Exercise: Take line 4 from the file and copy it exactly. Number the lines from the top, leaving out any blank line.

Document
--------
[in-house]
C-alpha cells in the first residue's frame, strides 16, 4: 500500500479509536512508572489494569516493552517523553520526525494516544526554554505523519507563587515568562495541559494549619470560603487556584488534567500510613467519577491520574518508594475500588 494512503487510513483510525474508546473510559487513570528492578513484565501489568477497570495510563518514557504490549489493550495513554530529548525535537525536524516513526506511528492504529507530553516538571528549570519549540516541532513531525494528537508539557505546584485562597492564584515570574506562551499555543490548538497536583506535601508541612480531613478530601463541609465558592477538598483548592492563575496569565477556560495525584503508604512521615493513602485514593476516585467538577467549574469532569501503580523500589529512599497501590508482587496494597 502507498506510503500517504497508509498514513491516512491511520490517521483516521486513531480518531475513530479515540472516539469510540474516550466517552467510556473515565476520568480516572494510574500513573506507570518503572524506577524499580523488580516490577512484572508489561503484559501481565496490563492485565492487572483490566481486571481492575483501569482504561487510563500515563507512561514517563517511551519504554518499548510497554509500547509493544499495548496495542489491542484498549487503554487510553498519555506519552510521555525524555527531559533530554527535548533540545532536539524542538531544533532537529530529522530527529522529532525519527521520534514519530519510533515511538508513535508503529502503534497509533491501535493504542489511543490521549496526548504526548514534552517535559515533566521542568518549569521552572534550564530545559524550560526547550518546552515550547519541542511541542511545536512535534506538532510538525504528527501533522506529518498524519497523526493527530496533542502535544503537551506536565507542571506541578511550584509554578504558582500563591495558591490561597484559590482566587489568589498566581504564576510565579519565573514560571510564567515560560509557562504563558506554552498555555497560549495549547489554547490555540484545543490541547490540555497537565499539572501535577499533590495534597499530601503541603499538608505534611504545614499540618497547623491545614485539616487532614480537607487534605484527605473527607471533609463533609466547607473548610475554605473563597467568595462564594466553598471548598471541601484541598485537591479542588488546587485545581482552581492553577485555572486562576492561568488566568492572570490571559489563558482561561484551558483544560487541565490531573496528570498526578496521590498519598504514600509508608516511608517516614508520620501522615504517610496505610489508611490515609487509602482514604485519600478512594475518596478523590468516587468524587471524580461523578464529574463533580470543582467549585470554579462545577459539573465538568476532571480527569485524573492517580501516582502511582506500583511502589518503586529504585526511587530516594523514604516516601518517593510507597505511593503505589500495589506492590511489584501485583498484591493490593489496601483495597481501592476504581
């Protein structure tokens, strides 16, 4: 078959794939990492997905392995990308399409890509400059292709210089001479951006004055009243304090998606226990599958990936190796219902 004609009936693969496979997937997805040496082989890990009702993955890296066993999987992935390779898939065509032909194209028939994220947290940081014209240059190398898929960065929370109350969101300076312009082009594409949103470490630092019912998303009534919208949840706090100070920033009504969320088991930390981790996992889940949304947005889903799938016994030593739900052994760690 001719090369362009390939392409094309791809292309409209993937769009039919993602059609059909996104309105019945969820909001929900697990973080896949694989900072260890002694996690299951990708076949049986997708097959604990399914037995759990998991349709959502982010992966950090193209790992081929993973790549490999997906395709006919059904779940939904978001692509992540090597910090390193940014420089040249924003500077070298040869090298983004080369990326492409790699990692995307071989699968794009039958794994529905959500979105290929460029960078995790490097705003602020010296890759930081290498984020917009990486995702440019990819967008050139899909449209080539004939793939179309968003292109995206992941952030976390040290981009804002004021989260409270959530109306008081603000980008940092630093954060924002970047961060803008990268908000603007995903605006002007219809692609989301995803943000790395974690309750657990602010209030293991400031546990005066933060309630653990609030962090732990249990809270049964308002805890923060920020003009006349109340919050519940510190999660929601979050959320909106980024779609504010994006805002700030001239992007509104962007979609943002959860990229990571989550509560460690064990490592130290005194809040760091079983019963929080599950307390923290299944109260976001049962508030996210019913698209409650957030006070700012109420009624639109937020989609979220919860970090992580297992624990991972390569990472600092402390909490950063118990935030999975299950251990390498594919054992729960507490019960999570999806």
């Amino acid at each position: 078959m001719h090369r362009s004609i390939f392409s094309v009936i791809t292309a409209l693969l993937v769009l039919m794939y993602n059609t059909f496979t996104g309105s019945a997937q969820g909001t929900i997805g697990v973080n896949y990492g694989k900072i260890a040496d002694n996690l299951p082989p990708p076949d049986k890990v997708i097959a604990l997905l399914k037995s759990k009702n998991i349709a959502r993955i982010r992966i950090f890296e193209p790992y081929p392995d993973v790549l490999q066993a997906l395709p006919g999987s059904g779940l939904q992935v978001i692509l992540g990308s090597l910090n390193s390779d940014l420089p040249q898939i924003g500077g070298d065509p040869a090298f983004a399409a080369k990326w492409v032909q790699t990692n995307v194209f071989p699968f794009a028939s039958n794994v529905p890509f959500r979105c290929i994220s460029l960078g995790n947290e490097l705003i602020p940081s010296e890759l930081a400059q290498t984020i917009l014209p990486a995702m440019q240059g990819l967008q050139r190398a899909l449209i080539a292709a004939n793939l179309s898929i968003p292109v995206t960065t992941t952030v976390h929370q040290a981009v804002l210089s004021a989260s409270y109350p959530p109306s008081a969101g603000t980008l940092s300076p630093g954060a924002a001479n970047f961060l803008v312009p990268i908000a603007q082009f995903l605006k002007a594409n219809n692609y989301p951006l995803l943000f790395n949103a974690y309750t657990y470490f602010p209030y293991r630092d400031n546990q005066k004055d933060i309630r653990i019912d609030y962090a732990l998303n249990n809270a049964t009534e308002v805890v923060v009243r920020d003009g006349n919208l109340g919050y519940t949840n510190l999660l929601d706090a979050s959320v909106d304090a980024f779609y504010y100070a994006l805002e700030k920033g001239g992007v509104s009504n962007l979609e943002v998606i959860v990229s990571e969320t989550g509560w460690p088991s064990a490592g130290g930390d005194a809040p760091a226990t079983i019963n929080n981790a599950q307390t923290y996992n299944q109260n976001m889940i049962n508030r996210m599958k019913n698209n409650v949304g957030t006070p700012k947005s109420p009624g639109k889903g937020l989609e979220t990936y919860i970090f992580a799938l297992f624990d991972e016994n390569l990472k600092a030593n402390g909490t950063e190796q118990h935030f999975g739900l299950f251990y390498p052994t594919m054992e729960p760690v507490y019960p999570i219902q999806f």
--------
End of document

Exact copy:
């Amino acid at each position: 078959m001719h090369r362009s004609i390939f392409s094309v009936i791809t292309a409209l693969l993937v769009l039919m794939y993602n059609t059909f496979t996104g309105s019945a997937q969820g909001t929900i997805g697990v973080n896949y990492g694989k900072i260890a040496d002694n996690l299951p082989p990708p076949d049986k890990v997708i097959a604990l997905l399914k037995s759990k009702n998991i349709a959502r993955i982010r992966i950090f890296e193209p790992y081929p392995d993973v790549l490999q066993a997906l395709p006919g999987s059904g779940l939904q992935v978001i692509l992540g990308s090597l910090n390193s390779d940014l420089p040249q898939i924003g500077g070298d065509p040869a090298f983004a399409a080369k990326w492409v032909q790699t990692n995307v194209f071989p699968f794009a028939s039958n794994v529905p890509f959500r979105c290929i994220s460029l960078g995790n947290e490097l705003i602020p940081s010296e890759l930081a400059q290498t984020i917009l014209p990486a995702m440019q240059g990819l967008q050139r190398a899909l449209i080539a292709a004939n793939l179309s898929i968003p292109v995206t960065t992941t952030v976390h929370q040290a981009v804002l210089s004021a989260s409270y109350p959530p109306s008081a969101g603000t980008l940092s300076p630093g954060a924002a001479n970047f961060l803008v312009p990268i908000a603007q082009f995903l605006k002007a594409n219809n692609y989301p951006l995803l943000f790395n949103a974690y309750t657990y470490f602010p209030y293991r630092d400031n546990q005066k004055d933060i309630r653990i019912d609030y962090a732990l998303n249990n809270a049964t009534e308002v805890v923060v009243r920020d003009g006349n919208l109340g919050y519940t949840n510190l999660l929601d706090a979050s959320v909106d304090a980024f779609y504010y100070a994006l805002e700030k920033g001239g992007v509104s009504n962007l979609e943002v998606i959860v990229s990571e969320t989550g509560w460690p088991s064990a490592g130290g930390d005194a809040p760091a226990t079983i019963n929080n981790a599950q307390t923290y996992n299944q109260n976001m889940i049962n508030r996210m599958k019913n698209n409650v949304g957030t006070p700012k947005s109420p009624g639109k889903g937020l989609e979220t990936y919860i970090f992580a799938l297992f624990d991972e016994n390569l990472k600092a030593n402390g909490t950063e190796q118990h935030f999975g739900l299950f251990y390498p052994t594919m054992e729960p760690v507490y019960p999570i219902q999806f």